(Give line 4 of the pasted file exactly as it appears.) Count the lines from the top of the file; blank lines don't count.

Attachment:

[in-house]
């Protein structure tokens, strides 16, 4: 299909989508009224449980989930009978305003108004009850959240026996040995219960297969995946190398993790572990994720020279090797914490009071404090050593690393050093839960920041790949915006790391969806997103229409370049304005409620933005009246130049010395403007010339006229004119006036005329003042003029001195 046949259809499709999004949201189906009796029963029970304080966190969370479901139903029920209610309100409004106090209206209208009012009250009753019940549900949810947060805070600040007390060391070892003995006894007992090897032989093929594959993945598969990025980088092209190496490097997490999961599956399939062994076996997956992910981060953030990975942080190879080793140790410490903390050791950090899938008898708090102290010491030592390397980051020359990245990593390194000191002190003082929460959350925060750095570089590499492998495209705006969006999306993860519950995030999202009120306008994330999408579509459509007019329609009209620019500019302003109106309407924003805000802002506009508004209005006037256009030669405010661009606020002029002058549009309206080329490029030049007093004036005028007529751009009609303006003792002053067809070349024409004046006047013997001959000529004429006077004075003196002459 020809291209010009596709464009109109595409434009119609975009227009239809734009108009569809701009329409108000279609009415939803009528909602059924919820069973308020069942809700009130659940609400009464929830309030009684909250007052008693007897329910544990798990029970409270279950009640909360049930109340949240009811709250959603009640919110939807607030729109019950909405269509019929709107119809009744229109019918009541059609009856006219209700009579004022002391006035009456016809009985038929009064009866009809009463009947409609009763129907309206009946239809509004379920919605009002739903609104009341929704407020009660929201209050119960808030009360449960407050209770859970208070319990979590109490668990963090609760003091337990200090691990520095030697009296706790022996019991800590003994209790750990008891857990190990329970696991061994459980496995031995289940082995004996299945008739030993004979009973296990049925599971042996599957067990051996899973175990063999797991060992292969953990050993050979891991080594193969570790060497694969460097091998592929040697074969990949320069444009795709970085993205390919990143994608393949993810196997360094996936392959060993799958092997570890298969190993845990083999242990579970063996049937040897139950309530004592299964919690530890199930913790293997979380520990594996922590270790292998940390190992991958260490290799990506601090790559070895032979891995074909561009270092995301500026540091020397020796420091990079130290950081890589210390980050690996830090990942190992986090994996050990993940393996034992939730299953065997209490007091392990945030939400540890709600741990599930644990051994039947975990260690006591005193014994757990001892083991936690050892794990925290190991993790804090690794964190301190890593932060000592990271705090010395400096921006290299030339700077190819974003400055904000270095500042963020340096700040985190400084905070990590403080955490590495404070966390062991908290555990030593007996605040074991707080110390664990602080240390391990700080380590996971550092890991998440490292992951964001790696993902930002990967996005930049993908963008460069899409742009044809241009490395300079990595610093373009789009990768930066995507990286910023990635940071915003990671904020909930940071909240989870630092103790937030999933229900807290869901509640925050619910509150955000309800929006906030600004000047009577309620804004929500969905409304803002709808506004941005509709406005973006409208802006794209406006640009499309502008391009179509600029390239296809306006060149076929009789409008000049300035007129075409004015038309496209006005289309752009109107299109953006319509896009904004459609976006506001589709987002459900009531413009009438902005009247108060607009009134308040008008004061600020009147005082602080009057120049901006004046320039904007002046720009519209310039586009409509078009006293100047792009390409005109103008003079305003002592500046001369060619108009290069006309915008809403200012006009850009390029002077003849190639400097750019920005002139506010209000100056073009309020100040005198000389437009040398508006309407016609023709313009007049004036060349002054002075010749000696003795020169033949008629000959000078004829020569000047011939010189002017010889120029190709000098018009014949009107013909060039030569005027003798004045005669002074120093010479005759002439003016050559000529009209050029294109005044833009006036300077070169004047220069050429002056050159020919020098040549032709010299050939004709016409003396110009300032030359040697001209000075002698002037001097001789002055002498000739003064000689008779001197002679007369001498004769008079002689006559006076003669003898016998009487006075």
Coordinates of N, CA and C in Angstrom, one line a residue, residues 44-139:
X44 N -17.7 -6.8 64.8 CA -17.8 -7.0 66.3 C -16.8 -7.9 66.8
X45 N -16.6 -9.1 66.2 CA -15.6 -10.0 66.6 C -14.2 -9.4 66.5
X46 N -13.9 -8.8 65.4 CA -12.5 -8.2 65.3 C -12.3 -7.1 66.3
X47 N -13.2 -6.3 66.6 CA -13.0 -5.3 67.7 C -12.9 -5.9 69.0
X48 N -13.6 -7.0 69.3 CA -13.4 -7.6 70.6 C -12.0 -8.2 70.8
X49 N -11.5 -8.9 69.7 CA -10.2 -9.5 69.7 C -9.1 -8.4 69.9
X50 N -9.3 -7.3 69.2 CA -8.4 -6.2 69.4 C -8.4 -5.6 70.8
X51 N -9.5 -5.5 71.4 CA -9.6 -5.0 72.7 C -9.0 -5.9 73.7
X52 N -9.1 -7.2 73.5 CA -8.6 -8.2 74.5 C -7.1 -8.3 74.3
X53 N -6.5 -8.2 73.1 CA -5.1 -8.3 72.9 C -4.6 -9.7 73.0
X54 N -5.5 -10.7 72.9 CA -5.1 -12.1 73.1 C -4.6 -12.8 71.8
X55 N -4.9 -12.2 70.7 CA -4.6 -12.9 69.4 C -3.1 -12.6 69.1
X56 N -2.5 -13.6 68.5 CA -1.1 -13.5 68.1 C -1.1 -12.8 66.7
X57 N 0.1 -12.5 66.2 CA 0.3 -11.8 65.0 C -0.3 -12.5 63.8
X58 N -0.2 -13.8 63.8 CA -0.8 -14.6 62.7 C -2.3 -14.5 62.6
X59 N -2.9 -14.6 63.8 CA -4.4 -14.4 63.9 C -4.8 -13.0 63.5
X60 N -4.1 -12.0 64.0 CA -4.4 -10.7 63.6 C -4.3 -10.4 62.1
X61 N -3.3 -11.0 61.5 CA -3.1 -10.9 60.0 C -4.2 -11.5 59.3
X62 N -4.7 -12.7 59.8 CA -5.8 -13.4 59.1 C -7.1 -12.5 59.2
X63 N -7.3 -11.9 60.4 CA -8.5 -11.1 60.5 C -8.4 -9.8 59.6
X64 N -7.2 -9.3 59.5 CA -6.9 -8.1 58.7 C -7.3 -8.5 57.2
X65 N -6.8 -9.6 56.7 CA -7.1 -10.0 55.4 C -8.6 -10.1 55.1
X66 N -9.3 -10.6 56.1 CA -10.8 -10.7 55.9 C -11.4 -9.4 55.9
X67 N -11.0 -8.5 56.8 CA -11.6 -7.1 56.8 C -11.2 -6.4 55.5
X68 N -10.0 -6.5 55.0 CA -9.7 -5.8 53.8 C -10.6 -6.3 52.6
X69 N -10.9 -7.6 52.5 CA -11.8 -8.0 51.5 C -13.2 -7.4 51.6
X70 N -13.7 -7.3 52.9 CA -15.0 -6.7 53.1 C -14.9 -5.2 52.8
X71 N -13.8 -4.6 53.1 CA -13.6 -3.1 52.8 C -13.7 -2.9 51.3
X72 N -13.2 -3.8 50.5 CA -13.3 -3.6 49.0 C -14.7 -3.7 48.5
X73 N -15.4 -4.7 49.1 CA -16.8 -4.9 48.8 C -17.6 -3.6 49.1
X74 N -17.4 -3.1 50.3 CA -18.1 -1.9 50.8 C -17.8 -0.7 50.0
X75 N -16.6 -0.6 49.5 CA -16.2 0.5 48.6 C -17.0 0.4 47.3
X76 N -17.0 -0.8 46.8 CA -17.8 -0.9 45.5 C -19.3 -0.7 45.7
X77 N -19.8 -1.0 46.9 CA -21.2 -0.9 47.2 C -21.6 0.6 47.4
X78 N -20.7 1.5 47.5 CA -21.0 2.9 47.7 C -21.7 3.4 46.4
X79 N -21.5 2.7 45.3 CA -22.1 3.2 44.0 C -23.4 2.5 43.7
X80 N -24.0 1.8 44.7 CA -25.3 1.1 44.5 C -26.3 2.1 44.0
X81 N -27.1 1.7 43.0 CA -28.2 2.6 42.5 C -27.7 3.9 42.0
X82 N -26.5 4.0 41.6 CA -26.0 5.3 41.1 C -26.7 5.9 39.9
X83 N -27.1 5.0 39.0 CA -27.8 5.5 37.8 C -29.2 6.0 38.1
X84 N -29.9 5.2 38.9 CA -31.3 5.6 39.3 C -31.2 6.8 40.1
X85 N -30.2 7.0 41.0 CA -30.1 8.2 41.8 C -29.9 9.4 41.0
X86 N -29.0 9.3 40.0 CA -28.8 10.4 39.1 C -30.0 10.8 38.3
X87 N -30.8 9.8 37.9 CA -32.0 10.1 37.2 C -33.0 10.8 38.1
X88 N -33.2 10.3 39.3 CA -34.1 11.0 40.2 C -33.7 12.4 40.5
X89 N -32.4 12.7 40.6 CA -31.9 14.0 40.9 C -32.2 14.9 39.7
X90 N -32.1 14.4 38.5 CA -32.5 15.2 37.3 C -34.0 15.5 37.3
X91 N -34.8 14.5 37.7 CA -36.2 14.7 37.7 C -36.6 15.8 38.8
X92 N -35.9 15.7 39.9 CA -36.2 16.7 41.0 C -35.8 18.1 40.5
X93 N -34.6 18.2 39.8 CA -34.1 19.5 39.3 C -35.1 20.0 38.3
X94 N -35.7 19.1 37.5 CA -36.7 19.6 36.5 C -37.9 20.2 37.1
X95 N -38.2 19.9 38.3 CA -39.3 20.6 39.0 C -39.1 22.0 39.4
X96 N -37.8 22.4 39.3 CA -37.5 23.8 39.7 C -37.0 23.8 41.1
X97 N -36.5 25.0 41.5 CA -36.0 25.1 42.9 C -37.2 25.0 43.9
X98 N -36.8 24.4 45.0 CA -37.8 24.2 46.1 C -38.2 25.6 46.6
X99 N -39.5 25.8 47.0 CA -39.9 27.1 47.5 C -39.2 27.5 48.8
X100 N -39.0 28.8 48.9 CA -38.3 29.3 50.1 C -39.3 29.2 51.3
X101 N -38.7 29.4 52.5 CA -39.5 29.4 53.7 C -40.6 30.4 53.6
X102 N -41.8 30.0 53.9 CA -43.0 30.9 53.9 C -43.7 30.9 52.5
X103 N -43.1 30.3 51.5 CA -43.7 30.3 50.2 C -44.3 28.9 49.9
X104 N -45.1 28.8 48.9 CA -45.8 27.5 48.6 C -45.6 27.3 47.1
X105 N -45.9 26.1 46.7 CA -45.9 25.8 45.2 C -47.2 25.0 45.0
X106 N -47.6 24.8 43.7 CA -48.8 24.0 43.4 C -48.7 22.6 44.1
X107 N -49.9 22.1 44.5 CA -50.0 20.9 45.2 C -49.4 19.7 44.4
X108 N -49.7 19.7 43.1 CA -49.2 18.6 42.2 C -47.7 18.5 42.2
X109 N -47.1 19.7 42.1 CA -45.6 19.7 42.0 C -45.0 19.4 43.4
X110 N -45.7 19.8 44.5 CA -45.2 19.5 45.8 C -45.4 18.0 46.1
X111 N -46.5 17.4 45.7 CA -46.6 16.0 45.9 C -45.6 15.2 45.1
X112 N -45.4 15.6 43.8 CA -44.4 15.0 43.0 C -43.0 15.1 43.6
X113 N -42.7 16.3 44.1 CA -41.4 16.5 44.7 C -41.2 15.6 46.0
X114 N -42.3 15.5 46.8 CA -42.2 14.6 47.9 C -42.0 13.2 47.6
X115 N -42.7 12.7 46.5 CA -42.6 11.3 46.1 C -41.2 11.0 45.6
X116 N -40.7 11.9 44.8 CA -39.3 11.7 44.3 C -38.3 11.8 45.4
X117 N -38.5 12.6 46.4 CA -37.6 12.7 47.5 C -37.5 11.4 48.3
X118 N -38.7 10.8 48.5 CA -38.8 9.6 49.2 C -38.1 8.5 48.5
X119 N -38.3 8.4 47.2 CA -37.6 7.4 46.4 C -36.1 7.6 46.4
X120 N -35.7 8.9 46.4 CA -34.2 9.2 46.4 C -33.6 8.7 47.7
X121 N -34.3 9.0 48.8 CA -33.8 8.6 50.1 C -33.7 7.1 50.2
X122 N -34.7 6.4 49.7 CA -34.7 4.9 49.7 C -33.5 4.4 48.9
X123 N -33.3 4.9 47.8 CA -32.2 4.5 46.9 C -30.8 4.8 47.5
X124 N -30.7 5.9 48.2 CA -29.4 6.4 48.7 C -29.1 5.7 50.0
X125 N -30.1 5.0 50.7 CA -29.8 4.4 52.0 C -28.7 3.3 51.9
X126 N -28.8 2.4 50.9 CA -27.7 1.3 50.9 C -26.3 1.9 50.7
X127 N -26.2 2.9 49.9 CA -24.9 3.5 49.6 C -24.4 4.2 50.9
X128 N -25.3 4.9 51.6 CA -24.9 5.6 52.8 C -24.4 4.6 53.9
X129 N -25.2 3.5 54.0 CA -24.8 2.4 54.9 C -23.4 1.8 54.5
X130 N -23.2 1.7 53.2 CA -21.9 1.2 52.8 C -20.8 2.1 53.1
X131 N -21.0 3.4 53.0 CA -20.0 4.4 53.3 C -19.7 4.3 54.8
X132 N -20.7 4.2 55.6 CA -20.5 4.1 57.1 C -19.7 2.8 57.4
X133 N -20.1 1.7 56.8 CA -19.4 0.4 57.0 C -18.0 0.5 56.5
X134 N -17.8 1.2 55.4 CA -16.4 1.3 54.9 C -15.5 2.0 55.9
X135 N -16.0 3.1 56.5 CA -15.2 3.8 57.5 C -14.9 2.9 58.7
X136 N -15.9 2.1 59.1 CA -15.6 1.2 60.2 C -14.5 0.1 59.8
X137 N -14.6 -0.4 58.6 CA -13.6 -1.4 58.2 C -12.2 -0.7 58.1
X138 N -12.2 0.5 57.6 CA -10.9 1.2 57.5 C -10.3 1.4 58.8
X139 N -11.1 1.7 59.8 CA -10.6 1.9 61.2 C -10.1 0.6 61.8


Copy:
X44 N -17.7 -6.8 64.8 CA -17.8 -7.0 66.3 C -16.8 -7.9 66.8